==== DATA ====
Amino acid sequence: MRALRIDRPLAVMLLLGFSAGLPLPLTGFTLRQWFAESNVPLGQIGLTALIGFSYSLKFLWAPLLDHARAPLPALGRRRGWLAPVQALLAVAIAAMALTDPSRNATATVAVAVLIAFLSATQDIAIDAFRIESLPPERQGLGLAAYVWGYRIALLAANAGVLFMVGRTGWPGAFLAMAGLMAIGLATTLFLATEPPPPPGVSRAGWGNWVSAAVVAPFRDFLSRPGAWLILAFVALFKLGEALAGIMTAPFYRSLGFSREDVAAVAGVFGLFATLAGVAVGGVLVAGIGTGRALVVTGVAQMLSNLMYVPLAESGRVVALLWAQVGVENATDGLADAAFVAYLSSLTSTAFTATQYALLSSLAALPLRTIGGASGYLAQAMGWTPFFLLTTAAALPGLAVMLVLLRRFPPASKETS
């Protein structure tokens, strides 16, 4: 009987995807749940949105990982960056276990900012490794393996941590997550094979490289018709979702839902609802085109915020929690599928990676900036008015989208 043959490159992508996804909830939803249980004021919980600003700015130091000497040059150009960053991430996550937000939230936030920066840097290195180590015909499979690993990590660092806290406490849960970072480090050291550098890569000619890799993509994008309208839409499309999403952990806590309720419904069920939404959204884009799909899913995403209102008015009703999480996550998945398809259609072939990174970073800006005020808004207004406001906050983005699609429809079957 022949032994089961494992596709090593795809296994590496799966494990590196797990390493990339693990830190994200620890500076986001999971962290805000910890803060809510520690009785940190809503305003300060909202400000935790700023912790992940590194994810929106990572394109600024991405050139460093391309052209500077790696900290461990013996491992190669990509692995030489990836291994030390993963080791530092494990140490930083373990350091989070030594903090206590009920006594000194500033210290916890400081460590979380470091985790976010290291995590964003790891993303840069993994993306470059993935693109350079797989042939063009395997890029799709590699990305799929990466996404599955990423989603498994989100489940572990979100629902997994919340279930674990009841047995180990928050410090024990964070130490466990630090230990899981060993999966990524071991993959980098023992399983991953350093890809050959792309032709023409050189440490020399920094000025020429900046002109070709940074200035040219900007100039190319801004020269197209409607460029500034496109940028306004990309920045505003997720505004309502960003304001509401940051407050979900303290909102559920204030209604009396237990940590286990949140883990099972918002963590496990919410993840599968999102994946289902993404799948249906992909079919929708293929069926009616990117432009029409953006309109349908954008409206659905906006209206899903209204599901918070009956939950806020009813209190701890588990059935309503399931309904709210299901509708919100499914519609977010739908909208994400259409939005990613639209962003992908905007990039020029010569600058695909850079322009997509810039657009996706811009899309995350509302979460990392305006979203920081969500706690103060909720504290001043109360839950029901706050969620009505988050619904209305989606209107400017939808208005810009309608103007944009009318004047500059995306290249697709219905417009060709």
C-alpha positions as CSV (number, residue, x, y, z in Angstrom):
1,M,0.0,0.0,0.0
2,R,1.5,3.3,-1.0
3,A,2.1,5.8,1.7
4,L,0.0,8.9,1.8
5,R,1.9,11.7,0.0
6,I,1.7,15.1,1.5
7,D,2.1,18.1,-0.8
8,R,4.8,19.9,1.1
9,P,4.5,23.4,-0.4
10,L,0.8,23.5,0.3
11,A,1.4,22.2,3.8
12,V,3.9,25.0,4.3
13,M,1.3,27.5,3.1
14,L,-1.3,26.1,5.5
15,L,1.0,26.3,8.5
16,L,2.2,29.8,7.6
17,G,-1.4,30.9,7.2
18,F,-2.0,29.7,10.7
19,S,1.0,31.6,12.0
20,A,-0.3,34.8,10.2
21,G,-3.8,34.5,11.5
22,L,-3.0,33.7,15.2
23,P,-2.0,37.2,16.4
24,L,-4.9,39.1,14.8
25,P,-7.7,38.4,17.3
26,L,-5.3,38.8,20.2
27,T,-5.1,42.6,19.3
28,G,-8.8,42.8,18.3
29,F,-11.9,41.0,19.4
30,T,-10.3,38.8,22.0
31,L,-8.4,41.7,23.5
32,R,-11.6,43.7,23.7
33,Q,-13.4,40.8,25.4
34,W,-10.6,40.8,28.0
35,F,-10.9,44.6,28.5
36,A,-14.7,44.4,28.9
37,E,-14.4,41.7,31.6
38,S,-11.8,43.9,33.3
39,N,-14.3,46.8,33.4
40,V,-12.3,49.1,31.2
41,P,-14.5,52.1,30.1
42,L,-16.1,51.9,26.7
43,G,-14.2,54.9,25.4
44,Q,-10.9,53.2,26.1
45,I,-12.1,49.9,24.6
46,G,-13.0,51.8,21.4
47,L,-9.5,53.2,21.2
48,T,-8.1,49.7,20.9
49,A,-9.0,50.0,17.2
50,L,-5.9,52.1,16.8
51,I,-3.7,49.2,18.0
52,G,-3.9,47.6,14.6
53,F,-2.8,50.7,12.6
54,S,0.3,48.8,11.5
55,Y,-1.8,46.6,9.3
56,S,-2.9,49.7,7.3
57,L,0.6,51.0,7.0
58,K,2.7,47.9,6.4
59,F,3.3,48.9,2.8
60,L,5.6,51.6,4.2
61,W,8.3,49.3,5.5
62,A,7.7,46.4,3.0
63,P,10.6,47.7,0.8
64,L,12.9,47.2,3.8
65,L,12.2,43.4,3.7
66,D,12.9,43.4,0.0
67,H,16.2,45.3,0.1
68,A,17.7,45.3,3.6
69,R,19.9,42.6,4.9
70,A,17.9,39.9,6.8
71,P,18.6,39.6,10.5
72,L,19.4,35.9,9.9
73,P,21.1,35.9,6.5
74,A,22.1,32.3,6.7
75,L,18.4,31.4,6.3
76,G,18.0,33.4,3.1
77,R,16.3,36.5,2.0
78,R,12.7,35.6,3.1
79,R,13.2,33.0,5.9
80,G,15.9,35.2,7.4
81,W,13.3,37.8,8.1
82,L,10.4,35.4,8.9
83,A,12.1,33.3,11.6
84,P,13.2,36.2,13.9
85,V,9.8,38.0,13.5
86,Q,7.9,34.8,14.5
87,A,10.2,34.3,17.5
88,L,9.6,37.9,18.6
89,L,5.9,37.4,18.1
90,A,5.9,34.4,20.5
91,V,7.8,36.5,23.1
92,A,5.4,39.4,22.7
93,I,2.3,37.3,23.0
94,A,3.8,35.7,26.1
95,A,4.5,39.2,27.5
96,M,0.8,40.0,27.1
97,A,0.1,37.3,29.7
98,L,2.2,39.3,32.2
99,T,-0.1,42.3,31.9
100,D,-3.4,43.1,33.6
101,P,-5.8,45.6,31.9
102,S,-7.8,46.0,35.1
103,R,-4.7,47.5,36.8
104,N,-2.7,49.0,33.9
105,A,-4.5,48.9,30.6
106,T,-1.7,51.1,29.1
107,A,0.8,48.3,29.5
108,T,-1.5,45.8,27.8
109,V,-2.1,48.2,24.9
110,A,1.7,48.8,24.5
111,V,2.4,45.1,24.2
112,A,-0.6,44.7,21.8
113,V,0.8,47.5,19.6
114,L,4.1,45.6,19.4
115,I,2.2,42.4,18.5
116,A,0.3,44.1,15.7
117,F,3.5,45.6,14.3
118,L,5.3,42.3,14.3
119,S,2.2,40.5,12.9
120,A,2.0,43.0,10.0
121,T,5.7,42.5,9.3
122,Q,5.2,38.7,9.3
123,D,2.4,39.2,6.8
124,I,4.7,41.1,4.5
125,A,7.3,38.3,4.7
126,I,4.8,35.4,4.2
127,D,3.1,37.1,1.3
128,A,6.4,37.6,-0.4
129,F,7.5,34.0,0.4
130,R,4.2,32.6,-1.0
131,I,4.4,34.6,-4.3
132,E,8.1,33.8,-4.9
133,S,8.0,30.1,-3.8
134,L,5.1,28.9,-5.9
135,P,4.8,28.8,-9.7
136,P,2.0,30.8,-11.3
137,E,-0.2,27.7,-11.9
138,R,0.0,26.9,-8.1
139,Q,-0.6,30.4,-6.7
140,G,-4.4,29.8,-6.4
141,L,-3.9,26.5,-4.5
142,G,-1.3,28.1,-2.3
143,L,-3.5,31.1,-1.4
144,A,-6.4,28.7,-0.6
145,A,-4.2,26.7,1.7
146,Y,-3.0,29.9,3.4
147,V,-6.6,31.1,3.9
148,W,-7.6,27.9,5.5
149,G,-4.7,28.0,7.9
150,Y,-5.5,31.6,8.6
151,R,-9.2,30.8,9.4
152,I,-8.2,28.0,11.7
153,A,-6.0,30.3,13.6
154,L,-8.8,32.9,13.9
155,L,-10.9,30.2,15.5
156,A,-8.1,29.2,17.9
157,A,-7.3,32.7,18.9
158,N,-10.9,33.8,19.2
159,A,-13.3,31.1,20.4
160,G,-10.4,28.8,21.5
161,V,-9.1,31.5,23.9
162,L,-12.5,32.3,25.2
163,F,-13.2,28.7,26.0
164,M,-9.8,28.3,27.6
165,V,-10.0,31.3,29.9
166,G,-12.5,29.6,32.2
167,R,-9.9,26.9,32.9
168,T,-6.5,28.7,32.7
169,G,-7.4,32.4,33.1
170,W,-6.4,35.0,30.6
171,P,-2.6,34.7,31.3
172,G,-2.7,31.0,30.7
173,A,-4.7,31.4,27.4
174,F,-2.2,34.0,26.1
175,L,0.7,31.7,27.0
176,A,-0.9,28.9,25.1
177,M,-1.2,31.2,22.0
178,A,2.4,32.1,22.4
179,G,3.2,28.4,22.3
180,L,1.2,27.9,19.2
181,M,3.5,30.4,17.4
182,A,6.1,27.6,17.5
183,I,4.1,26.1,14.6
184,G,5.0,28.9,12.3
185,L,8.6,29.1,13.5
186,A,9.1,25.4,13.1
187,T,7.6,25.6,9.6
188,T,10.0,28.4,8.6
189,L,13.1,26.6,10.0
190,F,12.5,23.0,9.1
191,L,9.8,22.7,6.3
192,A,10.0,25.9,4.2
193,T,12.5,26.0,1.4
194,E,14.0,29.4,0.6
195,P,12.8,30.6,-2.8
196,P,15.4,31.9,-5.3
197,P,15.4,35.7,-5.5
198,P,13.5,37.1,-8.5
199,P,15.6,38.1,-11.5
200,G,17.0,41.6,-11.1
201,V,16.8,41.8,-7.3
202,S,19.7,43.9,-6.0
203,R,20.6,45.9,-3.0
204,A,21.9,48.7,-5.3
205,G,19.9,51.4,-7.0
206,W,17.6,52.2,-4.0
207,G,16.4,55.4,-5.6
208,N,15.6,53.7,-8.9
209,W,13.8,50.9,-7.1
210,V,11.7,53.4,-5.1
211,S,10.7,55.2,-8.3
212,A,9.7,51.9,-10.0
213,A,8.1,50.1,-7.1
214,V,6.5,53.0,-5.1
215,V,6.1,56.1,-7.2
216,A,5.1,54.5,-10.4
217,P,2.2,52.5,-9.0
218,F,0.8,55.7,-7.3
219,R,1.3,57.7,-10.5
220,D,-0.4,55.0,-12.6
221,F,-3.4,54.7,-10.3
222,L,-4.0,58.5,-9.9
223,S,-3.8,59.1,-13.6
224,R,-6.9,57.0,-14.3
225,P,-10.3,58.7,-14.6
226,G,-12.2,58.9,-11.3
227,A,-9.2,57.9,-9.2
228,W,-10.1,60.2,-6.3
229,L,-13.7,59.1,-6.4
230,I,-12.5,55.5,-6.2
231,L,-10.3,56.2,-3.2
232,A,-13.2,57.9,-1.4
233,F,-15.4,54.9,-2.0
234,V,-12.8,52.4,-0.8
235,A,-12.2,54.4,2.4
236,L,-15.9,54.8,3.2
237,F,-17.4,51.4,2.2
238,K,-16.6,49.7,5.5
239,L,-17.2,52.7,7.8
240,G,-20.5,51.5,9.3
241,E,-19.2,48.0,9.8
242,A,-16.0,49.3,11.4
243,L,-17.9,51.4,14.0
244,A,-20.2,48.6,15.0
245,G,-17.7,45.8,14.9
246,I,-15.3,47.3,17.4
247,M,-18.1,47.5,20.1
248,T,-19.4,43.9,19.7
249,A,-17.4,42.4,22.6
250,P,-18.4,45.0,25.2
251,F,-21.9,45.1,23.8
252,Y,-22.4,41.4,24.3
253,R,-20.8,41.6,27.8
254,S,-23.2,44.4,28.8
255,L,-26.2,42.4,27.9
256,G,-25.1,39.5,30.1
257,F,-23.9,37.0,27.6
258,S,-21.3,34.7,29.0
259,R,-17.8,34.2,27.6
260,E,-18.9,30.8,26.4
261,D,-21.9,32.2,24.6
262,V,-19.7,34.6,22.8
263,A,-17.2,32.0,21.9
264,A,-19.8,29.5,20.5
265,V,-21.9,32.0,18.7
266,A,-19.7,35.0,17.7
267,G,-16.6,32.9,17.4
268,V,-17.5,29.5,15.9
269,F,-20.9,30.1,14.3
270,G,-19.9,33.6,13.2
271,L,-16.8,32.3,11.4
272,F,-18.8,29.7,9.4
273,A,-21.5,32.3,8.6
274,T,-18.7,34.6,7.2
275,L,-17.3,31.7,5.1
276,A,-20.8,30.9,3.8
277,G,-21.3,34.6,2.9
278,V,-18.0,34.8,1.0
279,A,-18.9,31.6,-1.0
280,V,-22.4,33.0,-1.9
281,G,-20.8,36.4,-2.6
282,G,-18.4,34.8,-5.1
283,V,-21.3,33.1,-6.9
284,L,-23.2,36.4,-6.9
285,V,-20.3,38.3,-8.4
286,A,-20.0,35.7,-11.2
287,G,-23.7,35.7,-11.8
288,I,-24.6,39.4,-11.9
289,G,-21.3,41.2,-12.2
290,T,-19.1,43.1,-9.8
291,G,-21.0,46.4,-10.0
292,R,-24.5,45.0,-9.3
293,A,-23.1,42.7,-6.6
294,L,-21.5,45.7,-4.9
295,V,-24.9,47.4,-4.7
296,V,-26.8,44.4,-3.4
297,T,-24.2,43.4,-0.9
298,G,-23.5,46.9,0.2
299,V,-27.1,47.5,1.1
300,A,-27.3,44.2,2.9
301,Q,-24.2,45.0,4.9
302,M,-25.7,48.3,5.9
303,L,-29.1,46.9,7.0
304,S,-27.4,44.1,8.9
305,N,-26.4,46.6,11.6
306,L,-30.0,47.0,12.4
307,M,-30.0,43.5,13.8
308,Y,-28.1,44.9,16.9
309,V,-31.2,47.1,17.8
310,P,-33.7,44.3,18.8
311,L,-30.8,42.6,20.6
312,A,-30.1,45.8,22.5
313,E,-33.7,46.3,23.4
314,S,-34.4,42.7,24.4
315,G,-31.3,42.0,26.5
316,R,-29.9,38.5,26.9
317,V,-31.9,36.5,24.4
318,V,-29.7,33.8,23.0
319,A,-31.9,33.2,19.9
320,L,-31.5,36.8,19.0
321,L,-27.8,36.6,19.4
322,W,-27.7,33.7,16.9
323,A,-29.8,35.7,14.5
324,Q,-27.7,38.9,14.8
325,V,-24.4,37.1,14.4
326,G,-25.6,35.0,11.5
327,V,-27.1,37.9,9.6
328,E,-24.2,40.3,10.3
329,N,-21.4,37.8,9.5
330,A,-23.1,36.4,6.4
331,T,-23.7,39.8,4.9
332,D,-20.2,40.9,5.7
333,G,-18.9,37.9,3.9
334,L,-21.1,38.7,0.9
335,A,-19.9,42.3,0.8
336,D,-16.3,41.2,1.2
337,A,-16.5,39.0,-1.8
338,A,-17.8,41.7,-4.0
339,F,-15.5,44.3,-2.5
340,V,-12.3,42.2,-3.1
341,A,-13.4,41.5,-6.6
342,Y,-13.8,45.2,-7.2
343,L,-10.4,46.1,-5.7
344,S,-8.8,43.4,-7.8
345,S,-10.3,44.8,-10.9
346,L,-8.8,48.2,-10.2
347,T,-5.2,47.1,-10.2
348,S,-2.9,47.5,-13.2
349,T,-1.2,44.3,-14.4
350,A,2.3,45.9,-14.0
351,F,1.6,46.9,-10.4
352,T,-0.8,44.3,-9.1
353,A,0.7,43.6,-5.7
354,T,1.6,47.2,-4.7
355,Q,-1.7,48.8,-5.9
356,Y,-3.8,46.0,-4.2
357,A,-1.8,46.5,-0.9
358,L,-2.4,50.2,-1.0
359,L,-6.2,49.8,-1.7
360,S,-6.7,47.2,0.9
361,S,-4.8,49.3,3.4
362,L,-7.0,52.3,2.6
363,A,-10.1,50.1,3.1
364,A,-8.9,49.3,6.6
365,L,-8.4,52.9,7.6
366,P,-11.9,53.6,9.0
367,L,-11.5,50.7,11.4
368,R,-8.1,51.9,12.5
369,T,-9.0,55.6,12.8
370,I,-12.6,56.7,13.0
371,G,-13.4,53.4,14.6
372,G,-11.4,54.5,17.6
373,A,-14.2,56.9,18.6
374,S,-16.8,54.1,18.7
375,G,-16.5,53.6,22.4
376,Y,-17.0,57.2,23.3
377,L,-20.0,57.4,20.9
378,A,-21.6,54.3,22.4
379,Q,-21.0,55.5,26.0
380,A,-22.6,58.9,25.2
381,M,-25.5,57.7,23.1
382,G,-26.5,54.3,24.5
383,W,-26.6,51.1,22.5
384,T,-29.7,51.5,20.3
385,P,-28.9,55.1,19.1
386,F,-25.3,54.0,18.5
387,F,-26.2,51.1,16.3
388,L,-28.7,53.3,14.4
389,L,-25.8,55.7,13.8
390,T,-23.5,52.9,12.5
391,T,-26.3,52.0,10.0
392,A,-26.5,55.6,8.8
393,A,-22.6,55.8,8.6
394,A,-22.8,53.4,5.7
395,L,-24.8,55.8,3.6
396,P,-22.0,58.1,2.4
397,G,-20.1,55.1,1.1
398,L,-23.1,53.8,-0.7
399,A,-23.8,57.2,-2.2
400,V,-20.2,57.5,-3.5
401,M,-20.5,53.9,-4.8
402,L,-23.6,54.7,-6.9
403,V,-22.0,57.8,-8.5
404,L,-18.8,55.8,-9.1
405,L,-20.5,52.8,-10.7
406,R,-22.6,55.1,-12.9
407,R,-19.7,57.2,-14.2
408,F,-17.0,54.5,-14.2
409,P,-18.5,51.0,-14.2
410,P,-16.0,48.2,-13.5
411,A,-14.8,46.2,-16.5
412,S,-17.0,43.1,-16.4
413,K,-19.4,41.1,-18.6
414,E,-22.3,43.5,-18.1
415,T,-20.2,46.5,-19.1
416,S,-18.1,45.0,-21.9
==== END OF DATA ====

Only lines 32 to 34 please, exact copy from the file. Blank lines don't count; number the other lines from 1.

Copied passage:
29,F,-11.9,41.0,19.4
30,T,-10.3,38.8,22.0
31,L,-8.4,41.7,23.5